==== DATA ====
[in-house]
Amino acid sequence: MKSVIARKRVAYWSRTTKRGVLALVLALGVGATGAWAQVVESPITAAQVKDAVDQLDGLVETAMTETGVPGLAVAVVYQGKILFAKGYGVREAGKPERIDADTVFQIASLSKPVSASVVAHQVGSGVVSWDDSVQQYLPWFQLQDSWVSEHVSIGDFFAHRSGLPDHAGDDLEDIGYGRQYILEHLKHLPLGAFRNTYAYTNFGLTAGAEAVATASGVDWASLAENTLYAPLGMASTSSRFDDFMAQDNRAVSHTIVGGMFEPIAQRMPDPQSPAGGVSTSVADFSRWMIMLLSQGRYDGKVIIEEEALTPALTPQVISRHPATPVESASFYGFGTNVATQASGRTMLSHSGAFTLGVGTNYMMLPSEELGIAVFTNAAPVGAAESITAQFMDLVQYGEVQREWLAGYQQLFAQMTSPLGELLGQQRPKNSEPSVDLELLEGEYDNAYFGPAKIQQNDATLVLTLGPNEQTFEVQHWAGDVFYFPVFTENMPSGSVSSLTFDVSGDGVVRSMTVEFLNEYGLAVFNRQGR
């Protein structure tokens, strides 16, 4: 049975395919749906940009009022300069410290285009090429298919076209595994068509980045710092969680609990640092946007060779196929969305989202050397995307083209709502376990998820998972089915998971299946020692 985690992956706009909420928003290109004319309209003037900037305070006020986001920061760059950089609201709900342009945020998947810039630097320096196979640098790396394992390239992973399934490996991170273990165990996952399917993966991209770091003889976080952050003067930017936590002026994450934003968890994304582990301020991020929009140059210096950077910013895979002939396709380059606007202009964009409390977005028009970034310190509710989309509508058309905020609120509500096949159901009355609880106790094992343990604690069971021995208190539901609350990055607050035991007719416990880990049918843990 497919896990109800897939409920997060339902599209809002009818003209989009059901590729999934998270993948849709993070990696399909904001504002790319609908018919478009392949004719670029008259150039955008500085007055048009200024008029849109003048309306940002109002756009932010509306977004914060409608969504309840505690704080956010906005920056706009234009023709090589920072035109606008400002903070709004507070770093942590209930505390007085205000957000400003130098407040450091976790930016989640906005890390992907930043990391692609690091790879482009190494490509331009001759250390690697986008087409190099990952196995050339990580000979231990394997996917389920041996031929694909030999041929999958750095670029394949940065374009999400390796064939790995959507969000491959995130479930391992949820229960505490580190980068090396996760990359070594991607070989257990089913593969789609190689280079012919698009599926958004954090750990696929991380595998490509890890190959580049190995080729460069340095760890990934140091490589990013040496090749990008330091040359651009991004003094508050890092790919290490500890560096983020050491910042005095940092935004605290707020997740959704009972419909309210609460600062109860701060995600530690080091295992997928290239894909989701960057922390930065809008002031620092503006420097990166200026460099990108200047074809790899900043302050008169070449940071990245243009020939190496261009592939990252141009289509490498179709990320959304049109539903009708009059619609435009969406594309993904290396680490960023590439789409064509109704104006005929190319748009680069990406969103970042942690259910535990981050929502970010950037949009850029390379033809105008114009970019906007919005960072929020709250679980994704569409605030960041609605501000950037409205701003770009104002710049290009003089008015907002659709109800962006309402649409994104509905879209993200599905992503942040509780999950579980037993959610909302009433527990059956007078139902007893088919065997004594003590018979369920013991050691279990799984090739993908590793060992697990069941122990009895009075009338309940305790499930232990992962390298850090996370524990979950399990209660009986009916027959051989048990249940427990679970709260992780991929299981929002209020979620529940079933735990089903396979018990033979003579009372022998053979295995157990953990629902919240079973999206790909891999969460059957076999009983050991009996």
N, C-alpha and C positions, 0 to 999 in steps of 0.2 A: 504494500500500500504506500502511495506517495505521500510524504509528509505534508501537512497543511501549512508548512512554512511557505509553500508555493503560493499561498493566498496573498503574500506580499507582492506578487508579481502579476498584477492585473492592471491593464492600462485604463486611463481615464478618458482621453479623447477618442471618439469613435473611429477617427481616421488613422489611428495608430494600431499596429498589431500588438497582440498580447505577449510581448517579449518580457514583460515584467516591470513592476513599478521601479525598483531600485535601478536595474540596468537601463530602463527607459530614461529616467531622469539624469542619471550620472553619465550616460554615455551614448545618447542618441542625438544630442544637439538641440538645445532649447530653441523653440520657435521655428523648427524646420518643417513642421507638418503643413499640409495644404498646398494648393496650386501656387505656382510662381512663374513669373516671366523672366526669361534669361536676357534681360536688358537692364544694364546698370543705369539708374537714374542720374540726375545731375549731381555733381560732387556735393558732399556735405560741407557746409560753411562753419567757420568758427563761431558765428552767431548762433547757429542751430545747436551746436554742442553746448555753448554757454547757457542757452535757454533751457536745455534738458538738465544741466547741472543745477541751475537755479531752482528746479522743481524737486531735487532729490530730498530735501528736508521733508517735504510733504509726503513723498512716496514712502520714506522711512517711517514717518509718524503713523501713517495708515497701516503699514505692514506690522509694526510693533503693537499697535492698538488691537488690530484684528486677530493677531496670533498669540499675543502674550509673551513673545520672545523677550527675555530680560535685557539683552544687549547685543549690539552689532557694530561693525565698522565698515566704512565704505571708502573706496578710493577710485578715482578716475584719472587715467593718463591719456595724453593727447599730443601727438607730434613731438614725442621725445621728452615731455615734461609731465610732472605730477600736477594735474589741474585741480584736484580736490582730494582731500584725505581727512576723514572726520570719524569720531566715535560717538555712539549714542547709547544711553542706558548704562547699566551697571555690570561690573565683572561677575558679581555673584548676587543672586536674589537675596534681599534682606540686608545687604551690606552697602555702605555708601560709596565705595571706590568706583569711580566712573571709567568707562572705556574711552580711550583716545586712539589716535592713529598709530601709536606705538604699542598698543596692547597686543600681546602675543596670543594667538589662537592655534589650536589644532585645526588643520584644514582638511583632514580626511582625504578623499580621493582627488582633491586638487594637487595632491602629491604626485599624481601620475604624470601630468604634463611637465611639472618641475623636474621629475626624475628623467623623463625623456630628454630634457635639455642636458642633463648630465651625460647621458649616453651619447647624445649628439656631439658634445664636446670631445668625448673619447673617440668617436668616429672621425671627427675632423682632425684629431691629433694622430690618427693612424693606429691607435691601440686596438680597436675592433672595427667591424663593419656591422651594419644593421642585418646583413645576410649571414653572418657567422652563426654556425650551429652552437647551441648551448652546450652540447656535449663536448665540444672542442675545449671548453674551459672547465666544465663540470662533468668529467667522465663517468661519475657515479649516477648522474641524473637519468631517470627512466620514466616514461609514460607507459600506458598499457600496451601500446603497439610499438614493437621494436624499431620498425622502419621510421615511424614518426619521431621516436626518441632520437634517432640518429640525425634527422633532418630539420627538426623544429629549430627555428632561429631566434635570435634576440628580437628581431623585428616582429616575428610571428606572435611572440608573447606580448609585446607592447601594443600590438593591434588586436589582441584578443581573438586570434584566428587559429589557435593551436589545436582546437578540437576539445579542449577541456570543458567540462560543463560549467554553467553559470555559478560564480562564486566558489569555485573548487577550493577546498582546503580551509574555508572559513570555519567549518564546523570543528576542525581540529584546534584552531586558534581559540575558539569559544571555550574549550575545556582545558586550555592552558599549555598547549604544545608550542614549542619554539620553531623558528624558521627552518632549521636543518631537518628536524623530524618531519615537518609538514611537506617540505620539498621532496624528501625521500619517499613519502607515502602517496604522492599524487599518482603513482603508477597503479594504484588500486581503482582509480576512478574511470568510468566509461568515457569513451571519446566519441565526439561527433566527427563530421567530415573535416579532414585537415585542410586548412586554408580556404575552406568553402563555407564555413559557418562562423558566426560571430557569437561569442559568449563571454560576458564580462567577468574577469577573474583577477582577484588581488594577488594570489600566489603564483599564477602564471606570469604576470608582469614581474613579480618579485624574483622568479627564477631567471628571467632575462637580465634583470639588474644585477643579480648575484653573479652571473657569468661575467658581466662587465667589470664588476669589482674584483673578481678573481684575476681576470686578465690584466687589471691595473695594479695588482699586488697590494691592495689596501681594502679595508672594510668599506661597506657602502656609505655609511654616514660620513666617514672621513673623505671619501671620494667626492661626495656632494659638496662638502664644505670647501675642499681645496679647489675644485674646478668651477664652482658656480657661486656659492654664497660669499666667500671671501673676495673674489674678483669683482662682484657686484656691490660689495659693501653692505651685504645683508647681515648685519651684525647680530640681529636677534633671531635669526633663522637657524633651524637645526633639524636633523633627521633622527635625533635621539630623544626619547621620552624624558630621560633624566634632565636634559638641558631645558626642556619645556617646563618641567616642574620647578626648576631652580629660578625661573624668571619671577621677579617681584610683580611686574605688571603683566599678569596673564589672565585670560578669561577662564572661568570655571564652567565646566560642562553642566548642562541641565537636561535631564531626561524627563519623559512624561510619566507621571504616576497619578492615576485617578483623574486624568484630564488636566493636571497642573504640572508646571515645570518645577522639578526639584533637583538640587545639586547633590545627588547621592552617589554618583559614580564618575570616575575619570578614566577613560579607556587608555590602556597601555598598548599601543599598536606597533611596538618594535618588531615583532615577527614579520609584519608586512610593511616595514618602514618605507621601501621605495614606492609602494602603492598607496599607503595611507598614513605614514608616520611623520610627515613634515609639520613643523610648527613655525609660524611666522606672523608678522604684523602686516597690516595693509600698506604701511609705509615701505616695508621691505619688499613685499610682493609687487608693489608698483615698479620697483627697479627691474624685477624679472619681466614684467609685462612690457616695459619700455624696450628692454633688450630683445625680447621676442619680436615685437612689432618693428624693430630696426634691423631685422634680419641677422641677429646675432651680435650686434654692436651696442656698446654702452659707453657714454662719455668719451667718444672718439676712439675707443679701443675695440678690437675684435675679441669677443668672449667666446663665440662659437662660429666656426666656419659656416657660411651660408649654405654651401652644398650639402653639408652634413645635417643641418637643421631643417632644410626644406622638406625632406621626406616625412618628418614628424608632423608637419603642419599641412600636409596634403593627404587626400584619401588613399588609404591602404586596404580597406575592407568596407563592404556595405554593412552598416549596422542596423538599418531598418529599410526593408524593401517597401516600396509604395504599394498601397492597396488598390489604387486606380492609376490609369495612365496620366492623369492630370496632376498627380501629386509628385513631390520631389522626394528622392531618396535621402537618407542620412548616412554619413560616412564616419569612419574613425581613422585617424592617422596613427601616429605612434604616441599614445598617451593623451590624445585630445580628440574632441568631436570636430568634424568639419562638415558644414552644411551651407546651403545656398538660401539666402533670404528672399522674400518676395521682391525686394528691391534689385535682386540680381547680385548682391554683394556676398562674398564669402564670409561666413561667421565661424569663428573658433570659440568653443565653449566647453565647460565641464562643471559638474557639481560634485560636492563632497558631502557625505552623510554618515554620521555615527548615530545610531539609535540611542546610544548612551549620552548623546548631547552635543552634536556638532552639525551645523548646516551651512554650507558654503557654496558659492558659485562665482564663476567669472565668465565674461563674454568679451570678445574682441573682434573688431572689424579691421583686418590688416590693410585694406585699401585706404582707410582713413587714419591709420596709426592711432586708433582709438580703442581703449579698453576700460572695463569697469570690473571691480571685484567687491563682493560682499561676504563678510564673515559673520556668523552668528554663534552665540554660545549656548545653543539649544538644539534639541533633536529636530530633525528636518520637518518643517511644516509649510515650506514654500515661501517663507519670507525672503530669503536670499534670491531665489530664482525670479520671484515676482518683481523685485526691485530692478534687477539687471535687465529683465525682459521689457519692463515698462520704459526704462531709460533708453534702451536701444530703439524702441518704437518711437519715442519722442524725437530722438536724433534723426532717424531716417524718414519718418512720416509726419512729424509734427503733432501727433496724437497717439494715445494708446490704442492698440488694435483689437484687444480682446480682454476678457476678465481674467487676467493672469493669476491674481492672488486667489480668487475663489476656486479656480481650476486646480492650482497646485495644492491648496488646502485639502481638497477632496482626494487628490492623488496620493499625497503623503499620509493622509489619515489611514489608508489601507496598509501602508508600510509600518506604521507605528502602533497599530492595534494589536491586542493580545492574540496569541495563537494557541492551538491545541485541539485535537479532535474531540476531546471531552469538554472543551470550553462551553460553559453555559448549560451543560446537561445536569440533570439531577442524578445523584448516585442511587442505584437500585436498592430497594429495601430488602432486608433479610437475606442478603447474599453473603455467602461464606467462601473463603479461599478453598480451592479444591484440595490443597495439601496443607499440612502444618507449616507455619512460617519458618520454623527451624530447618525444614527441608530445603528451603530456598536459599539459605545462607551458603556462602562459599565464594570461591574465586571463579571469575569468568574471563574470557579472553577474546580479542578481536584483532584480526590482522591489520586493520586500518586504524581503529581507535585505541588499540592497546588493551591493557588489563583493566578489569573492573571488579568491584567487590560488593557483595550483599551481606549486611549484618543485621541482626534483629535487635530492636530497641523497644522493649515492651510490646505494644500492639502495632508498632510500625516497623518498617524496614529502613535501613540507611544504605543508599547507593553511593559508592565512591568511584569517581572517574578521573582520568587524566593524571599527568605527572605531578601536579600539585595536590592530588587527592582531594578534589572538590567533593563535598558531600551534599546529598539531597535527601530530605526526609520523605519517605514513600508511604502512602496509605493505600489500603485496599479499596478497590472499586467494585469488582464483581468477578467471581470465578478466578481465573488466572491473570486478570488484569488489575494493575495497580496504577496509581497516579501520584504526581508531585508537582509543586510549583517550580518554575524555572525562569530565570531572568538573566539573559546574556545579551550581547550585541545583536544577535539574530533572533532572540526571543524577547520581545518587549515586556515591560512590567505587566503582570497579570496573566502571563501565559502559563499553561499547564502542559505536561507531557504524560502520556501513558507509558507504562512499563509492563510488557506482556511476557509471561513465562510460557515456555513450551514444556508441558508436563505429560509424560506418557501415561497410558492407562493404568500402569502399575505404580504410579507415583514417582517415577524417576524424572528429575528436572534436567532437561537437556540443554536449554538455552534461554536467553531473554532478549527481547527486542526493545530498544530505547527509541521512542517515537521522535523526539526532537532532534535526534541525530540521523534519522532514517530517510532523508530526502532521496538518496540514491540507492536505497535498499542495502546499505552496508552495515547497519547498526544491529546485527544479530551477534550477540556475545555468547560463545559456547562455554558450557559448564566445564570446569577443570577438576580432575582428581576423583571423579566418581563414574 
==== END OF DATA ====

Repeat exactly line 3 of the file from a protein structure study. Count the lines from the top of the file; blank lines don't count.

């Protein structure tokens, strides 16, 4: 049975395919749906940009009022300069410290285009090429298919076209595994068509980045710092969680609990640092946007060779196929969305989202050397995307083209709502376990998820998972089915998971299946020692 985690992956706009909420928003290109004319309209003037900037305070006020986001920061760059950089609201709900342009945020998947810039630097320096196979640098790396394992390239992973399934490996991170273990165990996952399917993966991209770091003889976080952050003067930017936590002026994450934003968890994304582990301020991020929009140059210096950077910013895979002939396709380059606007202009964009409390977005028009970034310190509710989309509508058309905020609120509500096949159901009355609880106790094992343990604690069971021995208190539901609350990055607050035991007719416990880990049918843990 497919896990109800897939409920997060339902599209809002009818003209989009059901590729999934998270993948849709993070990696399909904001504002790319609908018919478009392949004719670029008259150039955008500085007055048009200024008029849109003048309306940002109002756009932010509306977004914060409608969504309840505690704080956010906005920056706009234009023709090589920072035109606008400002903070709004507070770093942590209930505390007085205000957000400003130098407040450091976790930016989640906005890390992907930043990391692609690091790879482009190494490509331009001759250390690697986008087409190099990952196995050339990580000979231990394997996917389920041996031929694909030999041929999958750095670029394949940065374009999400390796064939790995959507969000491959995130479930391992949820229960505490580190980068090396996760990359070594991607070989257990089913593969789609190689280079012919698009599926958004954090750990696929991380595998490509890890190959580049190995080729460069340095760890990934140091490589990013040496090749990008330091040359651009991004003094508050890092790919290490500890560096983020050491910042005095940092935004605290707020997740959704009972419909309210609460600062109860701060995600530690080091295992997928290239894909989701960057922390930065809008002031620092503006420097990166200026460099990108200047074809790899900043302050008169070449940071990245243009020939190496261009592939990252141009289509490498179709990320959304049109539903009708009059619609435009969406594309993904290396680490960023590439789409064509109704104006005929190319748009680069990406969103970042942690259910535990981050929502970010950037949009850029390379033809105008114009970019906007919005960072929020709250679980994704569409605030960041609605501000950037409205701003770009104002710049290009003089008015907002659709109800962006309402649409994104509905879209993200599905992503942040509780999950579980037993959610909302009433527990059956007078139902007893088919065997004594003590018979369920013991050691279990799984090739993908590793060992697990069941122990009895009075009338309940305790499930232990992962390298850090996370524990979950399990209660009986009916027959051989048990249940427990679970709260992780991929299981929002209020979620529940079933735990089903396979018990033979003579009372022998053979295995157990953990629902919240079973999206790909891999969460059957076999009983050991009996």